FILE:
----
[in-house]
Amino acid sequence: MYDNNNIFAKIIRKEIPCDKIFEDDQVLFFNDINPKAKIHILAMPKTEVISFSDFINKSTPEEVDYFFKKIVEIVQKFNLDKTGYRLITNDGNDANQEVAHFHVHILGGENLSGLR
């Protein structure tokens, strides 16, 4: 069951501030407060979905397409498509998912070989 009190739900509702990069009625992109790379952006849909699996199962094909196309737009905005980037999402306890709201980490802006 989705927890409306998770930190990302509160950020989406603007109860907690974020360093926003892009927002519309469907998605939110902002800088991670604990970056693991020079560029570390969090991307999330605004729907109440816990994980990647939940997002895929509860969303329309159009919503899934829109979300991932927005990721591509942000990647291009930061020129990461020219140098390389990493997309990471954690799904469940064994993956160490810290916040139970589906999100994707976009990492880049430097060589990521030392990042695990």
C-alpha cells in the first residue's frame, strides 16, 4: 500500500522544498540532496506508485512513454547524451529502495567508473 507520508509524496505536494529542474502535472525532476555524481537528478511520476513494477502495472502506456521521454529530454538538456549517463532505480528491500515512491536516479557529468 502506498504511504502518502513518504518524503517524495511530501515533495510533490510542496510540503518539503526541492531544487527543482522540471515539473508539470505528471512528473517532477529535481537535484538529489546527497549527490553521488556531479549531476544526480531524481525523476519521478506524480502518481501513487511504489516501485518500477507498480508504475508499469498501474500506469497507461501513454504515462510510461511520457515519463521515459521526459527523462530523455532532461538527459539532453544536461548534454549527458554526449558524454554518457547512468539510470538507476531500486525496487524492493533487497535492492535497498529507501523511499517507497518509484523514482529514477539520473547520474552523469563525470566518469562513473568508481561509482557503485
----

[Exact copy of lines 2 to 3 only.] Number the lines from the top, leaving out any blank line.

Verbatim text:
Amino acid sequence: MYDNNNIFAKIIRKEIPCDKIFEDDQVLFFNDINPKAKIHILAMPKTEVISFSDFINKSTPEEVDYFFKKIVEIVQKFNLDKTGYRLITNDGNDANQEVAHFHVHILGGENLSGLR
């Protein structure tokens, strides 16, 4: 069951501030407060979905397409498509998912070989 009190739900509702990069009625992109790379952006849909699996199962094909196309737009905005980037999402306890709201980490802006 989705927890409306998770930190990302509160950020989406603007109860907690974020360093926003892009927002519309469907998605939110902002800088991670604990970056693991020079560029570390969090991307999330605004729907109440816990994980990647939940997002895929509860969303329309159009919503899934829109979300991932927005990721591509942000990647291009930061020129990461020219140098390389990493997309990471954690799904469940064994993956160490810290916040139970589906999100994707976009990492880049430097060589990521030392990042695990």